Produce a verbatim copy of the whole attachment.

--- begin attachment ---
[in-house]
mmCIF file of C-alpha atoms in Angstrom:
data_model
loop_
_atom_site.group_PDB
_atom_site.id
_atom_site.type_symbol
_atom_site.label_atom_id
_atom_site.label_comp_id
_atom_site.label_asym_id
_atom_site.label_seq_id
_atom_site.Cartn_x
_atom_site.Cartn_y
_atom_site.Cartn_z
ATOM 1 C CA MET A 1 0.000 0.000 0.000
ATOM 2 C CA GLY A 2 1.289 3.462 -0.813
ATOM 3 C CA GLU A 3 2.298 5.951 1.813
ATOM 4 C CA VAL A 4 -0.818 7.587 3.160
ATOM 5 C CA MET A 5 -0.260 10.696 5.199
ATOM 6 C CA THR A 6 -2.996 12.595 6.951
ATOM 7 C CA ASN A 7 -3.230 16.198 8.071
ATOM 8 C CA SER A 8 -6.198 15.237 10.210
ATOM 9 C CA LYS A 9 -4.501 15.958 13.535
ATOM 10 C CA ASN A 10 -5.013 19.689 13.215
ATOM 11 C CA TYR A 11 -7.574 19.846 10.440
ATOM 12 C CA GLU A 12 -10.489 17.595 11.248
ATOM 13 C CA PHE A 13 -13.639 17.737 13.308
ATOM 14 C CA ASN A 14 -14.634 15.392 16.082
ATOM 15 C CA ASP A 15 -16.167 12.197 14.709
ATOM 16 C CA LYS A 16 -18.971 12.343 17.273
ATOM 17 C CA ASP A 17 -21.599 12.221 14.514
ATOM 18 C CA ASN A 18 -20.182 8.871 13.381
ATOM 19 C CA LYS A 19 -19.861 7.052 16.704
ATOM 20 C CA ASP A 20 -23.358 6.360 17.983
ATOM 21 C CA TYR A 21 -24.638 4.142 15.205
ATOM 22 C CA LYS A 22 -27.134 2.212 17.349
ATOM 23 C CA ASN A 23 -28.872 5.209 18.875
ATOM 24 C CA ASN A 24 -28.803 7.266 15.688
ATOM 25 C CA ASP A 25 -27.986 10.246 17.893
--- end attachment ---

[in-house]
mmCIF file of C-alpha atoms in Angstrom:
data_model
loop_
_atom_site.group_PDB
_atom_site.id
_atom_site.type_symbol
_atom_site.label_atom_id
_atom_site.label_comp_id
_atom_site.label_asym_id
_atom_site.label_seq_id
_atom_site.Cartn_x
_atom_site.Cartn_y
_atom_site.Cartn_z
ATOM 1 C CA MET A 1 0.000 0.000 0.000
ATOM 2 C CA GLY A 2 1.289 3.462 -0.813
ATOM 3 C CA GLU A 3 2.298 5.951 1.813
ATOM 4 C CA VAL A 4 -0.818 7.587 3.160
ATOM 5 C CA MET A 5 -0.260 10.696 5.199
ATOM 6 C CA THR A 6 -2.996 12.595 6.951
ATOM 7 C CA ASN A 7 -3.230 16.198 8.071
ATOM 8 C CA SER A 8 -6.198 15.237 10.210
ATOM 9 C CA LYS A 9 -4.501 15.958 13.535
ATOM 10 C CA ASN A 10 -5.013 19.689 13.215
ATOM 11 C CA TYR A 11 -7.574 19.846 10.440
ATOM 12 C CA GLU A 12 -10.489 17.595 11.248
ATOM 13 C CA PHE A 13 -13.639 17.737 13.308
ATOM 14 C CA ASN A 14 -14.634 15.392 16.082
ATOM 15 C CA ASP A 15 -16.167 12.197 14.709
ATOM 16 C CA LYS A 16 -18.971 12.343 17.273
ATOM 17 C CA ASP A 17 -21.599 12.221 14.514
ATOM 18 C CA ASN A 18 -20.182 8.871 13.381
ATOM 19 C CA LYS A 19 -19.861 7.052 16.704
ATOM 20 C CA ASP A 20 -23.358 6.360 17.983
ATOM 21 C CA TYR A 21 -24.638 4.142 15.205
ATOM 22 C CA LYS A 22 -27.134 2.212 17.349
ATOM 23 C CA ASN A 23 -28.872 5.209 18.875
ATOM 24 C CA ASN A 24 -28.803 7.266 15.688
ATOM 25 C CA ASP A 25 -27.986 10.246 17.893